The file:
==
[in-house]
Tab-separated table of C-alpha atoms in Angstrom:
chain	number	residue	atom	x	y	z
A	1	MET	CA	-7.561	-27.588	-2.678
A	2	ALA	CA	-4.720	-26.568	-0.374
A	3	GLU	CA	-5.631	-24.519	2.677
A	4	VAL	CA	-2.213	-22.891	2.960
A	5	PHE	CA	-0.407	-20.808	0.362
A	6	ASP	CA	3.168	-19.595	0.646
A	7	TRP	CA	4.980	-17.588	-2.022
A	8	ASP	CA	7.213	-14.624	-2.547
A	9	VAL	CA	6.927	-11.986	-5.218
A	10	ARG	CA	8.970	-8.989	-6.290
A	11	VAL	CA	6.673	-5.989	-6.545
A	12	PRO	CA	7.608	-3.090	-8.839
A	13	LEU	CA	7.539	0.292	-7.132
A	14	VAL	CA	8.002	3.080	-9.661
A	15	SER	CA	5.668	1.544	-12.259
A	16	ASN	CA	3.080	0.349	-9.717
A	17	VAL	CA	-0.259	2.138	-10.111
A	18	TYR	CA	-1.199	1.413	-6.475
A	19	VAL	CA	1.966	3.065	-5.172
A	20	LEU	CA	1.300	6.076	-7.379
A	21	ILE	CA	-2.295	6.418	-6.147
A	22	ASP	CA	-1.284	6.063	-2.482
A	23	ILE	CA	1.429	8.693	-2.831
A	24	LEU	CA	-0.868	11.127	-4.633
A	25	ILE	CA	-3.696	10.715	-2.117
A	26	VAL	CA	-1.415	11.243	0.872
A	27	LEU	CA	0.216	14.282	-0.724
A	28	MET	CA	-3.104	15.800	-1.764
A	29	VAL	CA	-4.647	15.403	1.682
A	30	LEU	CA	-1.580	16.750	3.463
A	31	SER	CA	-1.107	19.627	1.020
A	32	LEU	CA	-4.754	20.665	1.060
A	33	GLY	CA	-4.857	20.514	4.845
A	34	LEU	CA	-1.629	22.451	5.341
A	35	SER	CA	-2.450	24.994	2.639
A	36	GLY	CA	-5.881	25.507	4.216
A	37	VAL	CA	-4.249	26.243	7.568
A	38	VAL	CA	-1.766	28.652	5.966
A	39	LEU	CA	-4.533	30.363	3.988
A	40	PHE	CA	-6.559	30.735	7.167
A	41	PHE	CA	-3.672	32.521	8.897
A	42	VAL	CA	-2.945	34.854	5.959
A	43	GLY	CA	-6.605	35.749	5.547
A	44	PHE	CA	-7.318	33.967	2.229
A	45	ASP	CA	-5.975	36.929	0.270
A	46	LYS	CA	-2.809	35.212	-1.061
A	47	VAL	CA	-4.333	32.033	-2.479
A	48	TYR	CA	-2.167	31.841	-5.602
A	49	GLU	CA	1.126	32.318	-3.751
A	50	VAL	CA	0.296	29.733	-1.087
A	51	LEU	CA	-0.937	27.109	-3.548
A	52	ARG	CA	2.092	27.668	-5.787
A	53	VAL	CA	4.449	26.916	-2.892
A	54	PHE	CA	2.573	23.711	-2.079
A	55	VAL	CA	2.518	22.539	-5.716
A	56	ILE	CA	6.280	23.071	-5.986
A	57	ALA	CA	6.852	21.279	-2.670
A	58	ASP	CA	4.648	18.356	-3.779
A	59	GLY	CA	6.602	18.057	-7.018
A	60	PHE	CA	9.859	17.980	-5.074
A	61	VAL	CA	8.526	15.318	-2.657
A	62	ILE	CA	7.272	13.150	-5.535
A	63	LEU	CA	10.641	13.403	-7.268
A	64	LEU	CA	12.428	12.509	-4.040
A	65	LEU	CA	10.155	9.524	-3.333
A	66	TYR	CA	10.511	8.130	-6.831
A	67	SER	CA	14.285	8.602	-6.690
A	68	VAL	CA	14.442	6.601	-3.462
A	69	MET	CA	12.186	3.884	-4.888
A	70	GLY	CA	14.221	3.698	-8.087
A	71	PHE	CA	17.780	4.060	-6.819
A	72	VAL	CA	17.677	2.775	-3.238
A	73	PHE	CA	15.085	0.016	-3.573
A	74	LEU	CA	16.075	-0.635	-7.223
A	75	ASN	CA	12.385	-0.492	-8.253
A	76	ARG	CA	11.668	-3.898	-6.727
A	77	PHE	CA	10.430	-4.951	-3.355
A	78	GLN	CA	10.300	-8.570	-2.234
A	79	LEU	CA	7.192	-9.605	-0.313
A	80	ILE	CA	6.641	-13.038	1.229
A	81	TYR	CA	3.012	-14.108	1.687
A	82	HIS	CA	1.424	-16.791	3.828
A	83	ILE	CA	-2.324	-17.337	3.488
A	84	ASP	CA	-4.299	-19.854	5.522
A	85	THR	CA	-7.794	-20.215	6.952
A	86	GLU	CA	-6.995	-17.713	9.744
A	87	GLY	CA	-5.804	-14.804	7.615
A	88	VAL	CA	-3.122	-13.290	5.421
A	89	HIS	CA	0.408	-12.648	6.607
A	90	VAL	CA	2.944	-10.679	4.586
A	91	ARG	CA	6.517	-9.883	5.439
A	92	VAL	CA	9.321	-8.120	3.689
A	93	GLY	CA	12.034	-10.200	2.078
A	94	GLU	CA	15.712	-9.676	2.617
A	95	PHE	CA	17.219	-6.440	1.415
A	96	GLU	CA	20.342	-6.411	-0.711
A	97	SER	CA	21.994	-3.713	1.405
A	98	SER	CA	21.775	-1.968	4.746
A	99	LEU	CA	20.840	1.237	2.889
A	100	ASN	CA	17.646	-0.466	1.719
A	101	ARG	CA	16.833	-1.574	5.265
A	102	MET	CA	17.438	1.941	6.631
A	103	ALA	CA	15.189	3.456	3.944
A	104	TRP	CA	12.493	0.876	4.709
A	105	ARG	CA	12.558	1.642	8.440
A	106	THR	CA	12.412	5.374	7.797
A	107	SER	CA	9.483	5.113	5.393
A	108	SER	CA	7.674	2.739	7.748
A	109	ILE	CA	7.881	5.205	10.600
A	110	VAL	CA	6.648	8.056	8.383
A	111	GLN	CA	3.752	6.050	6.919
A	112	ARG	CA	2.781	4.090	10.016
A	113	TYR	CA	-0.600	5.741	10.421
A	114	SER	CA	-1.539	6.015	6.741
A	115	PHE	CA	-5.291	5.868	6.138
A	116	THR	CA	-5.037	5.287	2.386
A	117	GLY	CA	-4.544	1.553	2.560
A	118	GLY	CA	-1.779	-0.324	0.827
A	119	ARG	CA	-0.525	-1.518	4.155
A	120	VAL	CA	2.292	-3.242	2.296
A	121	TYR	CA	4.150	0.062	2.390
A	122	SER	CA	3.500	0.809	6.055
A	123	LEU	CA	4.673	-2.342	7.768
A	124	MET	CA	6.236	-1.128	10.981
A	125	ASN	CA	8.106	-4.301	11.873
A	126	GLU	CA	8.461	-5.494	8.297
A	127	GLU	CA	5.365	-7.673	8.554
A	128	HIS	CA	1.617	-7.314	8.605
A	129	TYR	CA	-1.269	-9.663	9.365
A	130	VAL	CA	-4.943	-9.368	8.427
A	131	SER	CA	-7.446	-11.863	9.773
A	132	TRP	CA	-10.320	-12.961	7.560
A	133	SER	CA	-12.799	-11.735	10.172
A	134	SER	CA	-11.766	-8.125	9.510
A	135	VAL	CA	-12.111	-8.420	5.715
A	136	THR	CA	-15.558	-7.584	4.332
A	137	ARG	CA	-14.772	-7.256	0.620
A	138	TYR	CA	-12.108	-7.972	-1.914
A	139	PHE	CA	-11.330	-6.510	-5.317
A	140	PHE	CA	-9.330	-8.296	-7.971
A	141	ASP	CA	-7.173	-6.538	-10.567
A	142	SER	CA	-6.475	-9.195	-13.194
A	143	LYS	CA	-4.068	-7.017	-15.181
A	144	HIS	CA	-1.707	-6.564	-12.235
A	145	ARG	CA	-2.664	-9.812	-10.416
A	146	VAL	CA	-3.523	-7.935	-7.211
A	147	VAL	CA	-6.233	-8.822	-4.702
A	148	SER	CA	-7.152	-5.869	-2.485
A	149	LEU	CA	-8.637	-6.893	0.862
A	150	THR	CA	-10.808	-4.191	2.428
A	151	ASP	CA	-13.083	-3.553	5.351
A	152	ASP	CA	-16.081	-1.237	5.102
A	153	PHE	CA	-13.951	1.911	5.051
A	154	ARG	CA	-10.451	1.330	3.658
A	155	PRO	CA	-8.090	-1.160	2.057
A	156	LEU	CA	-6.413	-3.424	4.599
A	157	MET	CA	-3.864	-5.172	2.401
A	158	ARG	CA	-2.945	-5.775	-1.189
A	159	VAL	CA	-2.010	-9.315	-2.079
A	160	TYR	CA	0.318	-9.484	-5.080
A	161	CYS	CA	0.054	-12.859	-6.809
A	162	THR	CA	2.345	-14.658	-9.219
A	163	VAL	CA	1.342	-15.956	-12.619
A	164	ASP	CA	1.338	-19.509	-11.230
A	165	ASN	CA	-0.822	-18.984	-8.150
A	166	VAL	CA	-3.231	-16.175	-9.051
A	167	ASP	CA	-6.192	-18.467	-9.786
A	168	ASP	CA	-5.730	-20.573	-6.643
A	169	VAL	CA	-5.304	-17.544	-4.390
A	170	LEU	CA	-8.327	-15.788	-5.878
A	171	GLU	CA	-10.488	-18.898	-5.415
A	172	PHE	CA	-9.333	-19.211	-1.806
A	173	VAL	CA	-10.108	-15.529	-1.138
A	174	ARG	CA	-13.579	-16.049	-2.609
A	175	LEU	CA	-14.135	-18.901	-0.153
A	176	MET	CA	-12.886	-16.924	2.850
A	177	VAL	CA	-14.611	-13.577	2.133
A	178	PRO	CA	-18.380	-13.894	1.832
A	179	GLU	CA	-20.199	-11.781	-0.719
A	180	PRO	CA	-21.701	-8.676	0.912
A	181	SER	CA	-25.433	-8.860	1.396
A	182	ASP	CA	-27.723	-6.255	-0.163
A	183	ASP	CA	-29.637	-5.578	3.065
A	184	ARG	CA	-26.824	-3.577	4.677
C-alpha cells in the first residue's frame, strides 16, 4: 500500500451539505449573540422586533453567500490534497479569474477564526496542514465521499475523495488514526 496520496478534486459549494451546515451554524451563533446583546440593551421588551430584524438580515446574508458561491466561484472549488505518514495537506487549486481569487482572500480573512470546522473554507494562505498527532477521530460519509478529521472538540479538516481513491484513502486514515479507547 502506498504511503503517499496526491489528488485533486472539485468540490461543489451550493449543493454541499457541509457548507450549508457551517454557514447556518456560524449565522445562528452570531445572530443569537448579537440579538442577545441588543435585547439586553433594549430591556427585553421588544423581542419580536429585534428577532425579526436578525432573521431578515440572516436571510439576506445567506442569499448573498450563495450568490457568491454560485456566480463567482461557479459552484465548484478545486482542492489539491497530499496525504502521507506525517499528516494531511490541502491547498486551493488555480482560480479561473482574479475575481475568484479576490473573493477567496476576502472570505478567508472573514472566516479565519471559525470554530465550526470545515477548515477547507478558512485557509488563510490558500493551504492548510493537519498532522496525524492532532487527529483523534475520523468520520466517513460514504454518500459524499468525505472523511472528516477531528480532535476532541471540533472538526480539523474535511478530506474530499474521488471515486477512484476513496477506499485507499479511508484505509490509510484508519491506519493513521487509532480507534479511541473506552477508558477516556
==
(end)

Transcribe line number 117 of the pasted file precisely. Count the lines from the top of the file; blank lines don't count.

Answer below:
A	114	SER	CA	-1.539	6.015	6.741